I've been floating this idea of a blog for a while, but it has probably taken me close to a year to actually make the committment. I just read Geoff Sirc's essay “Composition’s Eye/Orpheus’s Gaze/Cobain’s Journals” (Composition Studies 33 (Spring 2005): 11-30) and couldn't put off the project any longer. He makes his usual compelling, unsettling argument for writing about the everyday, for journaling, for shaking off the pretentiousness and strained style of academic reading and writing. I've been reading Ulmer on the value of notebooks and journals too, so push has come to shove.
What Composition needs most, perhaps, is a bad attitude. . . . Compositionists need to feel fucked, too; they need to sit around their living rooms, rip up about 250 shitty “classic” essays in our complimentary copies of reader-based textbooks, and move on, cleansed and revitalized. (23)
I feel like a colossal failure everytime I read Sirc, but I think, "someday I will get it figured out." I wonder how much he is pushing my buttons, our buttons, because I have heard him say he does teach something like academic discourse, he does want his students to suceed in college, to develop some necessary skills. But he also comes across, in person and on the page, as genuine, sincere, a little frustrated, a little tired of Composition as Ways of Reading.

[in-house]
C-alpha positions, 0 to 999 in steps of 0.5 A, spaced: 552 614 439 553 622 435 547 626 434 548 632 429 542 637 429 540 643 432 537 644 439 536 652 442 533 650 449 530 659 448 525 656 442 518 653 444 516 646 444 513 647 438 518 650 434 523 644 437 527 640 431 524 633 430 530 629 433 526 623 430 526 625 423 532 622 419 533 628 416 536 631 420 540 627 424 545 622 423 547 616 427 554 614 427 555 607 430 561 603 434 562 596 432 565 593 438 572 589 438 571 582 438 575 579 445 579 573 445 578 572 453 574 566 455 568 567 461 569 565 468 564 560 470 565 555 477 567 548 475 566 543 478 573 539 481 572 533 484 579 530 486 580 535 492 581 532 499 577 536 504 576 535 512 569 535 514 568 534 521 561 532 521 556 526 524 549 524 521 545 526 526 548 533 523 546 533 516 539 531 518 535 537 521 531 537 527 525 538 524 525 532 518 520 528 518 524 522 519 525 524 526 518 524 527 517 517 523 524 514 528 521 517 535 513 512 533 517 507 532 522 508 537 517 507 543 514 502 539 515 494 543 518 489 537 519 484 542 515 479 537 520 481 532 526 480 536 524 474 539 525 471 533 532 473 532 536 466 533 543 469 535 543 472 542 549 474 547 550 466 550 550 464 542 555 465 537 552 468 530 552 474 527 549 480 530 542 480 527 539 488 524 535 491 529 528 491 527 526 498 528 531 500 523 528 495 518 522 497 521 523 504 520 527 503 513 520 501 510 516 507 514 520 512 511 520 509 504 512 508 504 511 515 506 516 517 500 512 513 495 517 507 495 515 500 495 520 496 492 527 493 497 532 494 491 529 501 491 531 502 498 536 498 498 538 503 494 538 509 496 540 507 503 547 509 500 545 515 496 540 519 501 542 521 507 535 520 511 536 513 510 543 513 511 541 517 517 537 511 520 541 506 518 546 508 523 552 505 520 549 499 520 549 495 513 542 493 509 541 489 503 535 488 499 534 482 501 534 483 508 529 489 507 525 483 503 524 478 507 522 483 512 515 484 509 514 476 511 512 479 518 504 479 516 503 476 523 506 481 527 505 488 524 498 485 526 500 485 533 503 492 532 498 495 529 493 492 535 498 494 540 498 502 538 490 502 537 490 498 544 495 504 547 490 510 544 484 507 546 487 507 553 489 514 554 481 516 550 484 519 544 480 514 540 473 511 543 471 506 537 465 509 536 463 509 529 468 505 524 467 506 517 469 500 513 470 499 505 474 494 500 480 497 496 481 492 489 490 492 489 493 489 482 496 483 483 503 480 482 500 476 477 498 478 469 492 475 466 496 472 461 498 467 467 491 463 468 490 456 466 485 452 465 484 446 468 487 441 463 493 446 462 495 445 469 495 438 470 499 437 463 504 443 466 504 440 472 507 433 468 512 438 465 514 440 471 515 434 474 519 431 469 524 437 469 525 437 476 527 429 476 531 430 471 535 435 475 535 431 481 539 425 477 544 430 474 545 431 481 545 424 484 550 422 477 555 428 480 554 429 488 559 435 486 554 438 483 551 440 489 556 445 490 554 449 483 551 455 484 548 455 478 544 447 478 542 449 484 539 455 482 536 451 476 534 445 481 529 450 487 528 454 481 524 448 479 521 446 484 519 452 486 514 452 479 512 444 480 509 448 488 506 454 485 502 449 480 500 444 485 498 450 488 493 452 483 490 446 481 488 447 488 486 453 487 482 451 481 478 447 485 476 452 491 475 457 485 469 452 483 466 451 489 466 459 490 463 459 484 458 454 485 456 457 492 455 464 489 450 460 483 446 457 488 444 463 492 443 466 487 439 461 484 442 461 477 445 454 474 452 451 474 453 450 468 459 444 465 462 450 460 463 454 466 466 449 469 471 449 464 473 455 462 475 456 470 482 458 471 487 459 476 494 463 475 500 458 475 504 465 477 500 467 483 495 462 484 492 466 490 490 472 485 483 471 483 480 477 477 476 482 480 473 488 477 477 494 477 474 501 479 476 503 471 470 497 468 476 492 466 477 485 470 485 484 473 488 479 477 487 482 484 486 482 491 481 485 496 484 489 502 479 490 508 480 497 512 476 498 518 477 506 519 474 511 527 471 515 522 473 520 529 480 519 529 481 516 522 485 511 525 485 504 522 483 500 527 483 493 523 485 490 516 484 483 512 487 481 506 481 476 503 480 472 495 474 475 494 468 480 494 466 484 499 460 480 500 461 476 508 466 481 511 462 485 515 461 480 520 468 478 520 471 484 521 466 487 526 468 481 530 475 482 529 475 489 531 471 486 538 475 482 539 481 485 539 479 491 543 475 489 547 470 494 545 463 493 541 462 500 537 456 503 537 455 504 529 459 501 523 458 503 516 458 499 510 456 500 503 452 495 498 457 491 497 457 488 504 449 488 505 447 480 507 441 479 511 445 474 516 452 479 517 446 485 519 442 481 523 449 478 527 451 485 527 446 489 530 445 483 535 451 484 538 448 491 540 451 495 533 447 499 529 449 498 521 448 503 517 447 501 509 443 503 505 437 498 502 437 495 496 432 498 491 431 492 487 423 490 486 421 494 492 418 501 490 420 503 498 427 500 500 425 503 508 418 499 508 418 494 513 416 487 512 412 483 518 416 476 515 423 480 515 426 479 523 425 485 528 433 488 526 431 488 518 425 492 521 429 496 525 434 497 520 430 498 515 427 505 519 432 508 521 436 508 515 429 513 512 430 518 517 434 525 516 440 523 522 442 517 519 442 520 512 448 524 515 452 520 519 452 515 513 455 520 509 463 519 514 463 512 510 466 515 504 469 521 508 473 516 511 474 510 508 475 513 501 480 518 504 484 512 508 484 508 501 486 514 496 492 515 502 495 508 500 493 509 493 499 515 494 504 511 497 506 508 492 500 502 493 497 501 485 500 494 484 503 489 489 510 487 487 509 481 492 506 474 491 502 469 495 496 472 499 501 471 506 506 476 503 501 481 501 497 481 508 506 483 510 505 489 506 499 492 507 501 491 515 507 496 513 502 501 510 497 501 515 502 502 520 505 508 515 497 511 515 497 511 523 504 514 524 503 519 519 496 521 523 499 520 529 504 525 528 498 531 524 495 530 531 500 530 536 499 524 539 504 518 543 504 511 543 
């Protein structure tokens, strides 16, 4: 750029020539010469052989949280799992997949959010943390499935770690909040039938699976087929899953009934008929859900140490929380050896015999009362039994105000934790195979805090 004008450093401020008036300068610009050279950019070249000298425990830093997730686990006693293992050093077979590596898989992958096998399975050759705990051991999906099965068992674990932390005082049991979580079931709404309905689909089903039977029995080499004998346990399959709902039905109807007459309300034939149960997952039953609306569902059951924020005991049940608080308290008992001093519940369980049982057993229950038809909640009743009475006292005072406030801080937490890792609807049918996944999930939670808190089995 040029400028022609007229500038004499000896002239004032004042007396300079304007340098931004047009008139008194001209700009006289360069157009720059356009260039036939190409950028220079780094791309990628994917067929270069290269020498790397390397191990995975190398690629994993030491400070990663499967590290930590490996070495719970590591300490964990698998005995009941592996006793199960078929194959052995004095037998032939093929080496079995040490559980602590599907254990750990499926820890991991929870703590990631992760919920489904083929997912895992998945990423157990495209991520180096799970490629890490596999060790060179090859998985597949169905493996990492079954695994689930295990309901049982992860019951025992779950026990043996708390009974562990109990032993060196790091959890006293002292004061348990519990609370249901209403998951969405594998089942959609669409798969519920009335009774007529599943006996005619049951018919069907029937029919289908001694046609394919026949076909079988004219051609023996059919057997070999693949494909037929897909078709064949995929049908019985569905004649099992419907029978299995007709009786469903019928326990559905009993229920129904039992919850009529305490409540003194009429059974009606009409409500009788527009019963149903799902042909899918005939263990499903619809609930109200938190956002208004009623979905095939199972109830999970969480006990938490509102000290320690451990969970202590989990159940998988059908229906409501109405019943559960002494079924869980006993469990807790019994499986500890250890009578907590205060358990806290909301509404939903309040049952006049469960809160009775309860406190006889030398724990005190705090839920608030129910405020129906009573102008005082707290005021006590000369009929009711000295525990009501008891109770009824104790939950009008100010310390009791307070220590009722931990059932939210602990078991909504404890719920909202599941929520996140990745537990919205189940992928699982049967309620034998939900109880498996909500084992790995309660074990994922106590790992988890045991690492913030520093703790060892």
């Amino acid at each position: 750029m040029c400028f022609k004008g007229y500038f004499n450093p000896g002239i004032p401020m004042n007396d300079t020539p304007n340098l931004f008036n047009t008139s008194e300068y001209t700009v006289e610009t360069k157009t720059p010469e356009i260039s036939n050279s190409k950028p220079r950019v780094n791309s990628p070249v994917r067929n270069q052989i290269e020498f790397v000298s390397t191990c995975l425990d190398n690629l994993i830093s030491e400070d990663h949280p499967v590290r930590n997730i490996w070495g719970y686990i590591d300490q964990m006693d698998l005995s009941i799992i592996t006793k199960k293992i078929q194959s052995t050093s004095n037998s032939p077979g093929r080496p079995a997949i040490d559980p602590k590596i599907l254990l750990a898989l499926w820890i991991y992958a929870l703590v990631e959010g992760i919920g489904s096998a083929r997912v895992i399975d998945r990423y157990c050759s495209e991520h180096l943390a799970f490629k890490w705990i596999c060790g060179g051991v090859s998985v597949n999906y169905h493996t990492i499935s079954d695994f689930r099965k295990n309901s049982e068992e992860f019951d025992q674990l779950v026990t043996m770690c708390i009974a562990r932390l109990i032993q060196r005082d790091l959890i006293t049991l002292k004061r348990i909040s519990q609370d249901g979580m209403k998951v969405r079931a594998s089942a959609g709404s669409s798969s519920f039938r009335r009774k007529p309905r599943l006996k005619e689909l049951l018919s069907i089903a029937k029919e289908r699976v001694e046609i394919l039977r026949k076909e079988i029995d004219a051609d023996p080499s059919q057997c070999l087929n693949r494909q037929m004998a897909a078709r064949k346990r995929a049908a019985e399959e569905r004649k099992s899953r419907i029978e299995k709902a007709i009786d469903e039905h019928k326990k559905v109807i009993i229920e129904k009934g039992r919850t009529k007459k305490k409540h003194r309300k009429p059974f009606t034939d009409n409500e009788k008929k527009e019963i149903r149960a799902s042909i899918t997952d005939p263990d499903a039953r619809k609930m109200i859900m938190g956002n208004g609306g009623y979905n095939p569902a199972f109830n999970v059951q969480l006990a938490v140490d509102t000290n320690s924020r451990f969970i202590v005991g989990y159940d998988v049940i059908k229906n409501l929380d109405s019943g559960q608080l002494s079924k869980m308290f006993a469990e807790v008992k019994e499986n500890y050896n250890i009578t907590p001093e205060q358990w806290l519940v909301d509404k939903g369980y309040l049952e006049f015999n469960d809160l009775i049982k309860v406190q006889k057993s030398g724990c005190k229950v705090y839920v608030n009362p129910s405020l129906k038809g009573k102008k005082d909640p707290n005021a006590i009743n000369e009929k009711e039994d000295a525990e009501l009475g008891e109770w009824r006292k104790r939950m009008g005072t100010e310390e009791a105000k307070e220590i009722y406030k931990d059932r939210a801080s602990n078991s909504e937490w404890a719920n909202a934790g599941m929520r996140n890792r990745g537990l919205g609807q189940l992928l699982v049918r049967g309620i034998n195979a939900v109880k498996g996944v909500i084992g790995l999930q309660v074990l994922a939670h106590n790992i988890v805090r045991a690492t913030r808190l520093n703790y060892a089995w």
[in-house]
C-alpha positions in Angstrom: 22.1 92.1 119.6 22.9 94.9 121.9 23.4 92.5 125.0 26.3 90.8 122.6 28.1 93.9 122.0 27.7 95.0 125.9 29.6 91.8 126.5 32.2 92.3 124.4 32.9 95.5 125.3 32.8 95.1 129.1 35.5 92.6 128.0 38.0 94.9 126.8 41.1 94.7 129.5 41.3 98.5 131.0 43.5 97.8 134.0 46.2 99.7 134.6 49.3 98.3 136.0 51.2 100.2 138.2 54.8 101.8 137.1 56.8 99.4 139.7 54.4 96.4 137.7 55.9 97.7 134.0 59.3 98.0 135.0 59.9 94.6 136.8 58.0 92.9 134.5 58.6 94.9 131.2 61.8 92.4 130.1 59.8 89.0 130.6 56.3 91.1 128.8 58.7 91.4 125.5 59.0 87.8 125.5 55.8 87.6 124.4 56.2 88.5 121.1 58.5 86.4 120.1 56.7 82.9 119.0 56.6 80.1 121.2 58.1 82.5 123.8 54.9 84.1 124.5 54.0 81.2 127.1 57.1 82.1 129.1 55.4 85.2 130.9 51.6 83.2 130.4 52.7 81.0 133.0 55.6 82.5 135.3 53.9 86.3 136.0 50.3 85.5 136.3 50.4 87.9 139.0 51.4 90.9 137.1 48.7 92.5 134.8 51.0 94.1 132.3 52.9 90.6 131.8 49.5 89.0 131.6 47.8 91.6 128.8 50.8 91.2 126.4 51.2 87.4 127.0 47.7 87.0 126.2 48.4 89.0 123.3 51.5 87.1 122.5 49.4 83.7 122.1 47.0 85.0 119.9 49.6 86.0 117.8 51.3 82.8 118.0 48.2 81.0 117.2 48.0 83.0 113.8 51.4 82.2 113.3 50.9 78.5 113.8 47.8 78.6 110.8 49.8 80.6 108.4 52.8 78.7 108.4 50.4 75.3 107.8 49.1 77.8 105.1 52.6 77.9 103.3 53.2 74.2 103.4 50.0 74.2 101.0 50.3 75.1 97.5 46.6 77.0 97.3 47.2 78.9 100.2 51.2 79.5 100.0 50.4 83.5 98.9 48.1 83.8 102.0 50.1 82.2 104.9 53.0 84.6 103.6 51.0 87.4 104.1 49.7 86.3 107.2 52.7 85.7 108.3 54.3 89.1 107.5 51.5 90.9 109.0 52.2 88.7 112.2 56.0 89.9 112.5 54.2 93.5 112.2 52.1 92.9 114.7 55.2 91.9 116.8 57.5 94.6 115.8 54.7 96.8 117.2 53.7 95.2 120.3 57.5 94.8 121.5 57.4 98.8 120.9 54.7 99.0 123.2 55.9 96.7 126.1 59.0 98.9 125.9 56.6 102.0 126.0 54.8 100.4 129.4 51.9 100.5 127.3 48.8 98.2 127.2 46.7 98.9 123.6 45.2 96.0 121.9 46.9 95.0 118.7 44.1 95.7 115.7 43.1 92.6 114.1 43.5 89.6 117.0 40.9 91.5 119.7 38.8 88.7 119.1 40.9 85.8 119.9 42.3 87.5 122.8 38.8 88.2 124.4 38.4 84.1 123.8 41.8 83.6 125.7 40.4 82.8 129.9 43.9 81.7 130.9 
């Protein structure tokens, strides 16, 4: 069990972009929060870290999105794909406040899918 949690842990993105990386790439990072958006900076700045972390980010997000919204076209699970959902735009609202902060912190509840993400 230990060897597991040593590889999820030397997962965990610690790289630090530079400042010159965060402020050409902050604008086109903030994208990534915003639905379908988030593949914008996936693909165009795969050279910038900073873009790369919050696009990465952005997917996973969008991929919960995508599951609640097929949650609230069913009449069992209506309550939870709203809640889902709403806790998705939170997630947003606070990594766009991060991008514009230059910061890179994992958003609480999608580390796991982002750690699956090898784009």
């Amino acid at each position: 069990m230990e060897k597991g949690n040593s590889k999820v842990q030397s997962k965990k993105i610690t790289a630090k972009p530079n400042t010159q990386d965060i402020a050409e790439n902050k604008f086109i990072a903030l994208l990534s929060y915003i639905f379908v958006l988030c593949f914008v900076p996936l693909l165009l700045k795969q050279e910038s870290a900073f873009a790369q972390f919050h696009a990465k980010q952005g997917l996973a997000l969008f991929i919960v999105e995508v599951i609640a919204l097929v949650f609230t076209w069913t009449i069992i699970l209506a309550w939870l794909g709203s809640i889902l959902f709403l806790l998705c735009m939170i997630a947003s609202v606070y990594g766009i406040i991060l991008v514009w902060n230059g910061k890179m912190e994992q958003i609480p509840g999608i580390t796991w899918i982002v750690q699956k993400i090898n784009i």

Ten minutes a day is going to take some stamina. I've been writing for seven--the last three probably lead to the break-throughs ; )
So, why am I drawn to the Sircs, the McLuhans, the Ulmers, yet teach The Call to Write, generic conventions, academic discourse, research and citation. Why do I assign what I assign? Betsy just walked into my office to show me FLW's falling water on the new cover of the new edition of "Writing Analytically" and she opened the page to "Doing the method on the poem" and I just had to / have to shake my head--WTF are we doing in Composition?
I think I will go throw out the 55 complimentary copies of Writing Analytically that just arrived in our department.